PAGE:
But I was conscious that to exsanguinate the imagery of the New Testament and hymnody is to be left with a very pallid theological landscape. Christ’s blood is splattered across our bibles and hymnbooks and Offices. There are the words John Wesley whispered shortly before his death, ‘There is no way into the holiest except by the blood of Christ’.  And Pope John 23rd made the significant comment, ‘Protestants have something to teach Catholics who tend to be devoted to the sacred heart of Jesus and the blessed sacrament but not to the precious blood by which Christ paid for our redemption.’

Unless one holds the most mechanistic view of God’s providence, it was a coincidence that the religious rituals and the punitive procedures of Jesus’ time both involved the spilling of blood. It would not have mattered how much blood Jesus spilt in dying, for the virtue is not in the substance.  Indeed, as has been said, Jesus could have been killed in some other way – flogged to death or hanged or poisoned like Socrates; the symbolism would have changed, that’s all.

But it would have mattered had Jesus died in his bed full of years and honour or dropped dead of a heart attack.  Everything turns not on his life having been taken from him but on his laying it down – and not simply as a martyr lays it down – there can be an element of wilfulness or even subtle egotism in that; it was not sacrifice by the self but of the self which was the key to Christ’s death. The early Christians were inspired innovators who used the best of Old Testament teaching, religious ritual and judicial procedure to reinforce one another powerfully. Certainly, Athanasius declared the appropriateness of the manner of Christ’s death because, he said, it is only on the cross that a man dies with his arms outspread.  But that is a homiletical rather than a dogmatic truth.

Then I discovered the writings of P. T. Forsyth.  I cannot quote particular references because I found them scattered throughout some volumes of his I came across in the thatched hut which housed the library of the only theological school in Northern Rhodesia sixty five years ago – a legacy from a long-dead missionary.  Forsyth deepened my thinking to see the cosmic significance of Christ’s death, whilst insisting that true sacrifice is an ethical rather than a sacerdotal or mystical transaction. The appeal of Christ’s blood is to the will in obedience or rejection, not to the feelings in sympathy or revulsion.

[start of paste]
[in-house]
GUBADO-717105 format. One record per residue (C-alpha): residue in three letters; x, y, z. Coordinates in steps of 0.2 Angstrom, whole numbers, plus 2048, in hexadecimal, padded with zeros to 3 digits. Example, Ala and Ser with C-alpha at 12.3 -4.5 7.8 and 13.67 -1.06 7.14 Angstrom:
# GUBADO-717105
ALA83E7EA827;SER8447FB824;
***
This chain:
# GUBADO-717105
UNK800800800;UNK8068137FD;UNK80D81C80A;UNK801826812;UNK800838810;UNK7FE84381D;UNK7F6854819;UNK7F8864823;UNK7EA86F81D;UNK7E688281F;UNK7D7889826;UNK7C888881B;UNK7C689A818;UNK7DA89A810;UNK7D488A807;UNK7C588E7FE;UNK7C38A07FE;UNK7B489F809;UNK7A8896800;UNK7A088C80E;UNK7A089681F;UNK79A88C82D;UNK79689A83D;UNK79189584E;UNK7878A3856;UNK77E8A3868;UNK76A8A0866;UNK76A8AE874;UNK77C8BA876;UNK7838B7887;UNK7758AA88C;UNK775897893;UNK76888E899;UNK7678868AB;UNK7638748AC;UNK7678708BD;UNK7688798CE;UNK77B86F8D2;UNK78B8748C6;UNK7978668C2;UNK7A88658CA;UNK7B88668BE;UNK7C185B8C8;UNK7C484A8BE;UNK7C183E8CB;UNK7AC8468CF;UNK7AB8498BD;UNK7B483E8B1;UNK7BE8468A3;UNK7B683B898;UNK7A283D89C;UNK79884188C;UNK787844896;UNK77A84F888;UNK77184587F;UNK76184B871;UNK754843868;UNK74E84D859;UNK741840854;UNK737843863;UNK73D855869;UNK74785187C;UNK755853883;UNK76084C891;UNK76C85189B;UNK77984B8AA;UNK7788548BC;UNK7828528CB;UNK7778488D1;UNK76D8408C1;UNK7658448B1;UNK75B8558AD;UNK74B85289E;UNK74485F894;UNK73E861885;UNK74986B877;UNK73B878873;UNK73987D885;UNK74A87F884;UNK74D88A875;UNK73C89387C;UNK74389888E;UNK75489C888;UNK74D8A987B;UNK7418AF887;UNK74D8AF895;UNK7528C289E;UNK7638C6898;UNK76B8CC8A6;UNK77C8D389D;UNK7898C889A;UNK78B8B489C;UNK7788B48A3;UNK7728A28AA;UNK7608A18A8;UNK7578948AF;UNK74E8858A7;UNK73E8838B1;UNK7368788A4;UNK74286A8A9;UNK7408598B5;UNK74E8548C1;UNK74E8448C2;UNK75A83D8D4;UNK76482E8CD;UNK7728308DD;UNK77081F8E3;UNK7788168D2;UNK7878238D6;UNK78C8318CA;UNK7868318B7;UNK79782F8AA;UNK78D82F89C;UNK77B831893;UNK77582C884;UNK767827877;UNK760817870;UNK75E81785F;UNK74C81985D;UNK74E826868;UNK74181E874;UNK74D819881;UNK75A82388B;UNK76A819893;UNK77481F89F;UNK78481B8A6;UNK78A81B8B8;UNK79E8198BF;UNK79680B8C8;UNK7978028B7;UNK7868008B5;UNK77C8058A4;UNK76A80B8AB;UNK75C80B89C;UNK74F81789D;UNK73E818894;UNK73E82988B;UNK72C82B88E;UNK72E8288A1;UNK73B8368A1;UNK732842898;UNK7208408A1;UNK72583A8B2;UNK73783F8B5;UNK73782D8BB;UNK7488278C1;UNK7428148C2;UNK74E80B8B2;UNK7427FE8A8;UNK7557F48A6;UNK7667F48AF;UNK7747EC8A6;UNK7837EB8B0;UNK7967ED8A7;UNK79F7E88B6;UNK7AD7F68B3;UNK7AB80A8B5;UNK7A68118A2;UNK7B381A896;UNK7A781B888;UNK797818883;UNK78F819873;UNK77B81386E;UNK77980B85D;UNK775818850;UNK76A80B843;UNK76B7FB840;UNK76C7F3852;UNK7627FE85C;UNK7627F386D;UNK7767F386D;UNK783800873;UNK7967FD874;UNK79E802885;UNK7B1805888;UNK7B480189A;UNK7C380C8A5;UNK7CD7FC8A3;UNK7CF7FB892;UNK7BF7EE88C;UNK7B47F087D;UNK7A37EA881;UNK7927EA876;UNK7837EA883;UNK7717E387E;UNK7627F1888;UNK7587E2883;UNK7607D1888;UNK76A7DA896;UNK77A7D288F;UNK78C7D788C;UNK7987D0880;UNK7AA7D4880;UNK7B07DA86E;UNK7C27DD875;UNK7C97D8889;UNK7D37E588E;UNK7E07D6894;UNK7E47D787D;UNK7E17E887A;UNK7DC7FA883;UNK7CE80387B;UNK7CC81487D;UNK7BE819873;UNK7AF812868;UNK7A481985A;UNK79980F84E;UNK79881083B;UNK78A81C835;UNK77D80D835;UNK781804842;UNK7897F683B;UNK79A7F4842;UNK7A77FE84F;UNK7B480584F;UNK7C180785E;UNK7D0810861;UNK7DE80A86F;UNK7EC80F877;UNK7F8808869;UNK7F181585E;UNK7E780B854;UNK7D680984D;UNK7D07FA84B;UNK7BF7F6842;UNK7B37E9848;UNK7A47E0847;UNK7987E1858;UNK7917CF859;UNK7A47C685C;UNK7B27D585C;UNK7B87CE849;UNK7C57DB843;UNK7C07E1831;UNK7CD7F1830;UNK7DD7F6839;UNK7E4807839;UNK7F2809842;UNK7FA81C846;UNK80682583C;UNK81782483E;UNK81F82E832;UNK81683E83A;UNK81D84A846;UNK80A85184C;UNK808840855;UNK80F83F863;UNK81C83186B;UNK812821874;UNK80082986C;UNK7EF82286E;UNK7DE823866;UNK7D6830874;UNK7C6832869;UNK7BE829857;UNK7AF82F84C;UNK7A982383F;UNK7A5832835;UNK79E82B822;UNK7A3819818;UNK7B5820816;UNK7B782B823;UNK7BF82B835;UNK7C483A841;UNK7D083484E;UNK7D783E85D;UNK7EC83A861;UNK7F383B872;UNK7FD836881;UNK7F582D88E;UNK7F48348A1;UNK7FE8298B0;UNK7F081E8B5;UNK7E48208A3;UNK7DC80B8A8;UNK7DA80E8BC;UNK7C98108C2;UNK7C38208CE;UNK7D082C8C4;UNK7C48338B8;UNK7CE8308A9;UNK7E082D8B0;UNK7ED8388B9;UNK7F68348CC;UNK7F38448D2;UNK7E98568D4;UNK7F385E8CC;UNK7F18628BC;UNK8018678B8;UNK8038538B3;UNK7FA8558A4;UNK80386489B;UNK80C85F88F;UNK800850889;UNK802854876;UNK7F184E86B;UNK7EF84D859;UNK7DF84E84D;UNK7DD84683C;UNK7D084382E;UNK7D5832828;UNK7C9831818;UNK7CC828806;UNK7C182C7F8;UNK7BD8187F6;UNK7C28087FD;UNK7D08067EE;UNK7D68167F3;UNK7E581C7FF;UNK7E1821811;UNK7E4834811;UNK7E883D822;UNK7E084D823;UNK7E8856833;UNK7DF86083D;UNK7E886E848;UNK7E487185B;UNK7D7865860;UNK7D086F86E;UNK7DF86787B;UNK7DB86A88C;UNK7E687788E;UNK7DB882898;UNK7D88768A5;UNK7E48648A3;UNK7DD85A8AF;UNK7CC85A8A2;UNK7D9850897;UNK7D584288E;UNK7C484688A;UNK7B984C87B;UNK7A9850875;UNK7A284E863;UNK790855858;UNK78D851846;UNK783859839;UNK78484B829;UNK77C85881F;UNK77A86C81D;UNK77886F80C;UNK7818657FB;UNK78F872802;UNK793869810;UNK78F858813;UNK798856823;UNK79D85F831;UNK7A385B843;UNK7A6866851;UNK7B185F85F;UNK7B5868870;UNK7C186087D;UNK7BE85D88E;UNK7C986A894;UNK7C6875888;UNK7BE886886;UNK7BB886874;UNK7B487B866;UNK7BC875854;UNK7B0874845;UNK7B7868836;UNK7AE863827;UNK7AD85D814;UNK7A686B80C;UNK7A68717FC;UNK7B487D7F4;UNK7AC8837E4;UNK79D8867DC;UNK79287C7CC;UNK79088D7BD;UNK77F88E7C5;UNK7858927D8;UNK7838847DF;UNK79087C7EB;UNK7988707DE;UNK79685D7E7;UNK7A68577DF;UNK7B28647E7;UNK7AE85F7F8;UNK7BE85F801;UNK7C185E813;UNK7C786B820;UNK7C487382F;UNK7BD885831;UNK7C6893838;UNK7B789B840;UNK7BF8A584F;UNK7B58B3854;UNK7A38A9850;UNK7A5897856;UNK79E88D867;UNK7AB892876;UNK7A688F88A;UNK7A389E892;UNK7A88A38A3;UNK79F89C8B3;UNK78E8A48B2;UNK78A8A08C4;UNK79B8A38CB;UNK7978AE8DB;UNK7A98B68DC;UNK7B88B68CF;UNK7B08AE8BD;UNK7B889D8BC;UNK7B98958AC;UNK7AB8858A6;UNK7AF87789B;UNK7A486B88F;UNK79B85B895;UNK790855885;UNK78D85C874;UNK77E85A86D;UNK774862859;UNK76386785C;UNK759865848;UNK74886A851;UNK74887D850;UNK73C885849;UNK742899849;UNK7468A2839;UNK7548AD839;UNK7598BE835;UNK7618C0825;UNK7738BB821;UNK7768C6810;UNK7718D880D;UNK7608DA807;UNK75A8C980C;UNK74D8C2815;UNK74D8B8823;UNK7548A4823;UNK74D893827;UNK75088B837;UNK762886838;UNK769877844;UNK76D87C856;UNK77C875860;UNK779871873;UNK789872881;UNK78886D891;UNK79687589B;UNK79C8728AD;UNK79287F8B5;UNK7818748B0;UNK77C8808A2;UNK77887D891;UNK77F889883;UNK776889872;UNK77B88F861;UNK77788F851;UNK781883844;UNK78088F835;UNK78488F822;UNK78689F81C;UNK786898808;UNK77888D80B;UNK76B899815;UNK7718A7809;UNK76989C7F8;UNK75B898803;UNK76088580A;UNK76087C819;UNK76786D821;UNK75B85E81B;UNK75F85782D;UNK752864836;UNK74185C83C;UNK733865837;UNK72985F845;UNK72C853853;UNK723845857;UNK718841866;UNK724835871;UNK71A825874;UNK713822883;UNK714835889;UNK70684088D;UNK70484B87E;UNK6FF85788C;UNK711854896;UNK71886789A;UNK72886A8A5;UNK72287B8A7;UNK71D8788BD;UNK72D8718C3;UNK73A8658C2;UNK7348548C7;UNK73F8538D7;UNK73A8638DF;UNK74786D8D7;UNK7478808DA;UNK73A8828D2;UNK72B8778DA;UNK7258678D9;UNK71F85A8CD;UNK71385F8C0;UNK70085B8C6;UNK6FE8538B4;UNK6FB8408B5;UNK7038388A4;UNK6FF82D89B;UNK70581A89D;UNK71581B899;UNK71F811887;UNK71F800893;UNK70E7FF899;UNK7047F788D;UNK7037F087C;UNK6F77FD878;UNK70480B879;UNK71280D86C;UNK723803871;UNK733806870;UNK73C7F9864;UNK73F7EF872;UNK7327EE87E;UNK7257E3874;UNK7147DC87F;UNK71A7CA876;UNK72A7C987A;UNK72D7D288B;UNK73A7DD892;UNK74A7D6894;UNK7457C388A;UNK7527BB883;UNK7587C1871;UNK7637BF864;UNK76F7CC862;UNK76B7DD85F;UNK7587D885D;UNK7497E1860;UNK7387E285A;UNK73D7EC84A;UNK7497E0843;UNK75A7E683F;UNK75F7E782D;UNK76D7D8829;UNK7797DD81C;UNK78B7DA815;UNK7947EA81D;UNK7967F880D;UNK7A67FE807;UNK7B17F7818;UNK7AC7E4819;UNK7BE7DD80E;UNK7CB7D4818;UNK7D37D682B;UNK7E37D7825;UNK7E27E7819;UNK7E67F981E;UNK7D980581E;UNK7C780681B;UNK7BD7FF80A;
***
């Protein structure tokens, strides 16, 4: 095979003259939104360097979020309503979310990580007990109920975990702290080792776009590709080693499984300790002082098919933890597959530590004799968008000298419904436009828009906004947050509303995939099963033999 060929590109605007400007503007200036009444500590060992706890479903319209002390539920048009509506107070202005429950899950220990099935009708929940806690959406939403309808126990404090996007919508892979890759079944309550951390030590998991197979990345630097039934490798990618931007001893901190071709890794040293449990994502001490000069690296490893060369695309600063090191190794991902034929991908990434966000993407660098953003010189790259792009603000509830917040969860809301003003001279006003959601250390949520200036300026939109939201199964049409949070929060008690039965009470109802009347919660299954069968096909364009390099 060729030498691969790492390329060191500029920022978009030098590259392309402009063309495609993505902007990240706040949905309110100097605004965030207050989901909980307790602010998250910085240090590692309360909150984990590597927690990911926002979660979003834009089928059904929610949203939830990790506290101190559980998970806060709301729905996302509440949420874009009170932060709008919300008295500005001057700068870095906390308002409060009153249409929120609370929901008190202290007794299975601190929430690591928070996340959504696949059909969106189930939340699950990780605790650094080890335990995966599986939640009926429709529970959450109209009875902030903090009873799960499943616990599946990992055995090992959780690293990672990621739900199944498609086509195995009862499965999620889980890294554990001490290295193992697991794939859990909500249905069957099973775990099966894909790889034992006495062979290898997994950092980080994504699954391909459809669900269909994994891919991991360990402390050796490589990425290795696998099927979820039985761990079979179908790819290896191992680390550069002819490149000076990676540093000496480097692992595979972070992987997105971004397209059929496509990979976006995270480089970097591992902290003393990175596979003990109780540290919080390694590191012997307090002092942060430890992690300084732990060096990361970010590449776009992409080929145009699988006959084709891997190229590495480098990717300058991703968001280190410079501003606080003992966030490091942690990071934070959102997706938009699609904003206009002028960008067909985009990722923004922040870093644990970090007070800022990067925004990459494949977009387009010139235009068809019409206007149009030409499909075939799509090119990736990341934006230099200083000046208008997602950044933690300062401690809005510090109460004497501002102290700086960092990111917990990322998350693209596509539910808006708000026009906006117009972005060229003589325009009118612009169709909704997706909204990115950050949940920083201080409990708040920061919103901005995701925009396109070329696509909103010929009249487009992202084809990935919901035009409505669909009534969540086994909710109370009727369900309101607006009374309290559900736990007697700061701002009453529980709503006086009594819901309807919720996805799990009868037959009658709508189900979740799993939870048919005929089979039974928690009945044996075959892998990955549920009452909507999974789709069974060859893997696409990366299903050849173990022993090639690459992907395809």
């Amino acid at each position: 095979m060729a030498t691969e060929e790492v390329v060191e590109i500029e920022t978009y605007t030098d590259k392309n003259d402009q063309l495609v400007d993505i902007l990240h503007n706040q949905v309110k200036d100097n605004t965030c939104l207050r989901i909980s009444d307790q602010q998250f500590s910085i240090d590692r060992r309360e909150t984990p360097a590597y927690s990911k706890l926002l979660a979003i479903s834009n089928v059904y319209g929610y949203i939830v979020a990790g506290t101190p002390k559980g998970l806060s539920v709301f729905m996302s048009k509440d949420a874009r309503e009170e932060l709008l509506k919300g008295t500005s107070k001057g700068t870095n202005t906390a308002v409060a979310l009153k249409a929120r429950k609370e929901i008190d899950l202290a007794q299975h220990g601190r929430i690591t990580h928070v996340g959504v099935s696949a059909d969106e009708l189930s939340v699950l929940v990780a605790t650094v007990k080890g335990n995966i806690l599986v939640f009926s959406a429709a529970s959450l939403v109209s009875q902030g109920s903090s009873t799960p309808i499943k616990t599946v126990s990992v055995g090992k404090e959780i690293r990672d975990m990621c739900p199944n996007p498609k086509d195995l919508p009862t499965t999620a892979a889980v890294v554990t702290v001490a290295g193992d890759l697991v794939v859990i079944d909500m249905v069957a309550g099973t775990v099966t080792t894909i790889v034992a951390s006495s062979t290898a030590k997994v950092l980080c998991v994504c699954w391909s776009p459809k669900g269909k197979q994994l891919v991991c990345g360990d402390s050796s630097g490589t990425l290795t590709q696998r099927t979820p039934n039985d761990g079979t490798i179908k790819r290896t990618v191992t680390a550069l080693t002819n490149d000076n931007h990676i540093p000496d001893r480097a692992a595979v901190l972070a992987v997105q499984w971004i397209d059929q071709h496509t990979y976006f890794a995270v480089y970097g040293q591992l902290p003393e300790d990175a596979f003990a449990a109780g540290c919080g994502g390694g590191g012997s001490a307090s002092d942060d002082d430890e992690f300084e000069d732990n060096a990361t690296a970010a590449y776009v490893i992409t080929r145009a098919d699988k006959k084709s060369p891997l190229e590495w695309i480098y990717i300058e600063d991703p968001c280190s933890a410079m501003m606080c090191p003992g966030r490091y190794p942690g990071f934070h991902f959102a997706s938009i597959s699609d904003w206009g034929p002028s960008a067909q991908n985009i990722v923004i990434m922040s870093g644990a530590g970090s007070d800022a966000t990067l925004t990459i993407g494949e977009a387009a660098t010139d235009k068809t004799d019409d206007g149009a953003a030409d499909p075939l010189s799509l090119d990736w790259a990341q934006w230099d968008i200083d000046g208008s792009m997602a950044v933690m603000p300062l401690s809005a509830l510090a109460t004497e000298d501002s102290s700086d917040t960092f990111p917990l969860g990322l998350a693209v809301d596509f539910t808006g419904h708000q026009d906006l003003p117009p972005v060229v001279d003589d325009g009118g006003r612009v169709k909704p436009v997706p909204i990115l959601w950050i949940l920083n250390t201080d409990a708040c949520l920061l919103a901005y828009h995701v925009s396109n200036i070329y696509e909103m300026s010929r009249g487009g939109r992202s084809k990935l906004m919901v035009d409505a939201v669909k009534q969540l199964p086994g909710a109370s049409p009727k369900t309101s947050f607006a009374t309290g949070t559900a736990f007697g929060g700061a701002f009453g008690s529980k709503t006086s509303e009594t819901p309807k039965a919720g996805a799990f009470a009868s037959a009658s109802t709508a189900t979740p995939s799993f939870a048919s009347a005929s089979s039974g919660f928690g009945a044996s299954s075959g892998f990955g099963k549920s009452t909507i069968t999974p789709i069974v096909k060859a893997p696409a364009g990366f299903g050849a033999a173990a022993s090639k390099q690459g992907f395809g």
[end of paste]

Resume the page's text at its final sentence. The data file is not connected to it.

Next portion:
Because the original sacrifice was made by God rather than to him, the energy behind atonement is God’s grace rather his anger – a truth that undermines all theories based on severity of punishment or degrees of suffering. Forsyth declared that because God was fully present in Christ’s death, he experienced the cost of sin as only God could do, but he experienced the effects of sin as only someone fully human could do for unlike God he could bleed and die.

Hence, when we say that we are cleansed from all sin by the blood of Christ we are stating a truth not just about our personal redemption but about the transformation of the human condition.  Sin may still be a lapse or an episode but it need no longer be the principle of our life. The Kingdom of sin may be a region we visit but it need not become our home.

With one exception, Jesus speaks only about his blood at the end of his life; for the rest he spoke of forgiving grace, but that was not possible for the world without judgment and sacrifice.  His plea, ‘Come unto me,’ was not enough – only ‘I if I be lifted up will draw all men unto me’; that was enough.  He was a failed prophet but an effectual saviour.

Theories of atonement that emphasise the revelation of God’s love or the call to repentance have their truth, but Forsyth declared them to be inadequate unless there is struck the note of judgment to do with sin, righteousness and a new creation.  This is not the natural idiom of a liberal such as myself but the blood of Christ is such a primal metaphor that the traditional language is most appropriate.

To sing, preach or pray about the blood of Christ is not to wallow in sentimentality or morbidity but to celebrate a wonder – Christ entering wounded into eternal life in order that our eternity might be whole (Forsyth again).